Dr. Shoshana Levin Fox’s An Autism Casebook for Parents and Practitioners: The Child Behind the Symptomswill hold you spellbound. Section I is titled “Children.” These first eight chapters are the stories of Jack, Sasha, Annie and others (all the children’s names used are pseudonyms) – children who came into the Feuerstein Institute after having been diagnosed as autistic. They exited with new hope, not only for themselves, but for their parents, who needed their own emotional propping up.
Levin Fox is a psychologist and play therapist who has worked with children for more than 30 years. In addition to lecturing and giving workshops in North America, Israel and Europe, she worked for 25 years in the Feuerstein Institute of Jerusalem, founded by the late Sorbonne-educated Prof. Reuven Feuerstein.
Levin Fox lived for nearly 20 years in Canada. She completed a master’s at Simon Fraser University and a doctorate in counseling psychology at the University of British Columbia. She worked for many years as a counselor in the Special Services to Children and Families program of the Association of Neighbourhood Houses of British Columbia. Levin Fox was awarded a Social Sciences and Humanities Research Council of Canada post-doctoral fellowship, which enabled her to do research and practical work in the field of autism at the Feuerstein Institute. Coincidentally, for many years, Hadassah-WIZO Canada were prime funders of the institute’s programs related to autism.
I recommend the book, not just for the moving stories of the children who were saved from what proved to be inaccurate assessments, and not only for the intriguing descriptions of the practices of the Feuerstein Institute, which Levin Fox combined with the DIRFloortime method. This book should be read for its critical message to parents who have received an autism diagnosis – or one of learning disabilities, ADHD, or other emotional, cognitive or developmental challenges – for their son or daughter: Believe in your child. Talk to your child. Keep looking till you find her the best and most appropriate help and hope. Don’t let the “experts” get you down, because a true expert will find the formula to lift you – and your child – up.
The idea of plasticity of the brain, writes Levin Fox, entered mainstream medicine several generations after Feuerstein had intuited and created materials and methods based on that reality. Levin Fox decries the fact that “the diagnosis of autism is used as a sacrosanct truism…. I have found that the term ‘autism,’ as it appears commonly in the field, in actuality is being used to describe children who suffer from a vast range of communication difficulties, from extreme shyness to psychotic conditions and just about everything in between.”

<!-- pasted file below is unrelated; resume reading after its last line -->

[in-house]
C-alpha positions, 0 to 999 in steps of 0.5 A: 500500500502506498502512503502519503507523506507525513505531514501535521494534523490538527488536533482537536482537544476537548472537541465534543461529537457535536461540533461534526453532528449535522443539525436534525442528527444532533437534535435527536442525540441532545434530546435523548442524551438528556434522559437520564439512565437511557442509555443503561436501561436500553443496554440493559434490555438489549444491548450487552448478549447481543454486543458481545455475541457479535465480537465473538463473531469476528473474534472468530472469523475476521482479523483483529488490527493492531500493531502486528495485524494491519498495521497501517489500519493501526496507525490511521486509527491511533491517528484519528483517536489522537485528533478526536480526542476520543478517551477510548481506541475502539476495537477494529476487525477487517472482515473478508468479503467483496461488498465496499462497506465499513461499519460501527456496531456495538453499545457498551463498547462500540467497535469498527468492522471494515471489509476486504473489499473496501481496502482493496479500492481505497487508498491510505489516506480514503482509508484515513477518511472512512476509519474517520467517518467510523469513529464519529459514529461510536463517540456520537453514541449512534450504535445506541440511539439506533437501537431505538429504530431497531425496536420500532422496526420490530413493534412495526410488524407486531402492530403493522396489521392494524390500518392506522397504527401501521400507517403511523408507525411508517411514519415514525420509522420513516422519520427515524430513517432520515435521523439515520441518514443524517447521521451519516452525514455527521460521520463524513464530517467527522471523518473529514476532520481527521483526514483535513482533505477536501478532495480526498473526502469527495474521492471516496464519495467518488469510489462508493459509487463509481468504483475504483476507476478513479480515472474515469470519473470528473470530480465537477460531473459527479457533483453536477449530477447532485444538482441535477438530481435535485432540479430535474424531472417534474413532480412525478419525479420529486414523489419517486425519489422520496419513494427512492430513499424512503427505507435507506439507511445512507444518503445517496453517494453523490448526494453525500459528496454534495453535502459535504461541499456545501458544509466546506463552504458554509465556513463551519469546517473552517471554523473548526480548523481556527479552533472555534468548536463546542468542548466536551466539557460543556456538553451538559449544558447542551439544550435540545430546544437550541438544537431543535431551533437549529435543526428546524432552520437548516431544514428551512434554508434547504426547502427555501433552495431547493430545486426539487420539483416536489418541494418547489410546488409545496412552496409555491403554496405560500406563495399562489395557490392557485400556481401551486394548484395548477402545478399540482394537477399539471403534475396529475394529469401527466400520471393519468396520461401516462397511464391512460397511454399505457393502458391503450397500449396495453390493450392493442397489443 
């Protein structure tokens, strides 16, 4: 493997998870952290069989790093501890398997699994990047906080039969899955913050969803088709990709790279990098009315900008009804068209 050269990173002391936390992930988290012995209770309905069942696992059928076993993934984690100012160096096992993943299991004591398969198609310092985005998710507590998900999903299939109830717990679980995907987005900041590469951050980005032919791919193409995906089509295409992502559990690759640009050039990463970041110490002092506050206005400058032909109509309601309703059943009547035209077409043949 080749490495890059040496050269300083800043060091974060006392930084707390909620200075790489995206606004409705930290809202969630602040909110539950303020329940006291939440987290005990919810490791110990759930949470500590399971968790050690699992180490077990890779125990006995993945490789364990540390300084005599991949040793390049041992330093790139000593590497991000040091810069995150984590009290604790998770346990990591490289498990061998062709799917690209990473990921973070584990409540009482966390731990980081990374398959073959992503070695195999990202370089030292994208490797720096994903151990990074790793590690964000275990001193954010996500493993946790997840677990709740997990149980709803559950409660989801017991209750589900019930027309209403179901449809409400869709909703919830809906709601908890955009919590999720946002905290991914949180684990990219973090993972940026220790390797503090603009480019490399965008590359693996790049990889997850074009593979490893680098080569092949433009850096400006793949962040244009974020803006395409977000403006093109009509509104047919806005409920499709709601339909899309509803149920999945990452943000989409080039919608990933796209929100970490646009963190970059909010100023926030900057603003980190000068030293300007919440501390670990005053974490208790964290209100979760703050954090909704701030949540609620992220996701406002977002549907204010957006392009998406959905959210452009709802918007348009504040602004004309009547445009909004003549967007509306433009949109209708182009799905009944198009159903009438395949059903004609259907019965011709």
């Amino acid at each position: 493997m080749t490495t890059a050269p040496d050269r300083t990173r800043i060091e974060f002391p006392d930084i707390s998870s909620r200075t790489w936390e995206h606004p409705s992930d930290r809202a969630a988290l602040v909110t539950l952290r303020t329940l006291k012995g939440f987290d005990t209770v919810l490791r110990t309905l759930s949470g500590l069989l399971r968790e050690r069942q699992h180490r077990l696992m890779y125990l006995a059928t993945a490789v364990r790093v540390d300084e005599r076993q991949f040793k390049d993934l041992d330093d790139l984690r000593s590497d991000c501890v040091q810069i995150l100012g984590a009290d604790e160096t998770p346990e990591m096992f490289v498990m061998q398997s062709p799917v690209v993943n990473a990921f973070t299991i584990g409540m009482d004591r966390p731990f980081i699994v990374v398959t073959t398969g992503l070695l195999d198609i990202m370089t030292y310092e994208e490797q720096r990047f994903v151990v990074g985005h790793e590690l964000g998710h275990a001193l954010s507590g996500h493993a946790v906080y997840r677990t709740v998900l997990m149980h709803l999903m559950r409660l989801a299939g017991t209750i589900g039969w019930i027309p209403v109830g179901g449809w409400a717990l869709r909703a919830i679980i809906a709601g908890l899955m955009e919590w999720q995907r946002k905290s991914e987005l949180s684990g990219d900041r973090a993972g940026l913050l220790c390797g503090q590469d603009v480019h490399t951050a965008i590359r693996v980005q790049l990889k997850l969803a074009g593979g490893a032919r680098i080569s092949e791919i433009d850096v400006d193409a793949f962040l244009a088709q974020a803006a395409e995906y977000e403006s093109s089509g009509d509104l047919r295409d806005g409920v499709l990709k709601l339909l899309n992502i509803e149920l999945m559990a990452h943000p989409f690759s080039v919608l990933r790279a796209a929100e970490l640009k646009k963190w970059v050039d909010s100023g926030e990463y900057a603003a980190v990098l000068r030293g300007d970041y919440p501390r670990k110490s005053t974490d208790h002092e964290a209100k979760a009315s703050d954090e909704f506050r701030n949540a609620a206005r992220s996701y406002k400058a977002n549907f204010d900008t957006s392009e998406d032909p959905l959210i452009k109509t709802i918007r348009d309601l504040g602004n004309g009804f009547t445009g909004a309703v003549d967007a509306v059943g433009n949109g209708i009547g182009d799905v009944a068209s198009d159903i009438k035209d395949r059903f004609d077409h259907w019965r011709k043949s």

The children whose stories are recounted in this book all made significant progress. Levin Fox writes, “Not every child began to speak fluently, to learn at a normative level and to play happily with friends…. However, it can be safely and honestly stated that, inspired and mentored by the professor, my colleagues and I made a huge difference in the lives of hundreds of children originally thought to be autistic.” She sees them, as a team, as having saved many lives.
Feuerstein sought to find a child’s latent strengths, and what he called “islets of normalcy.” Levin Fox explains that “islets of normalcy” include, among other elements, eye contact, human relationships, symbolic play, curiosity, humour and more.” She emphasizes that helping parents understand their children’s challenges, and not to be fearful and depressed about them, is part of the battle.
In Part II, “Theoretical Groundings,” Levin Fox gives the intense and thorough theoretical background to the success stories, which are plentiful. Six more case studies are interwoven in the text to help bring the theory alive.
This section also describes the roots of Feuerstein’s methods. He began by working with orphan children who had been traumatized after the Second World War, decided there were flaws in the standard diagnostic tests and, rather than focusing on performance, he focused on the child’s ability to develop learning processes.
“Current studies on brain plasticity … scientifically substantiates what [Feuerstein] proposed two generations ago – that brain cells are modifiable and respond to the stimuli of the environment,” writes Levin Fox.
One of my favourite stories is in Chapter 15, where Levin Fox talks about Ben, whom she first met when he was 5 years old. The end of the chapter, with the sub-heading, “Ben’s Epilogue,” describes a chance meeting between Levin Fox and Ben’s parents, many years later, at an airport. “Dr. Shoshana!” they called out, and his mother pulled out her cellphone. “The happy faces of Ben and his wife, holding their newborn son, smiled back at me,” writes Levin Fox. “For Ben, the paradigm-shift had indeed been life-saving.”
I found other words to describe the journeys and miracles of the children portrayed in this book: life-affirming.
Toby Klein Greenwald is an award-winning journalist, educational theatre director, teacher and the editor-in-chief of wholefamily.com. A longer version of this article appears at jewishlink.news/features/47241-the-child-behind-the-diagnosis and elsewhere online.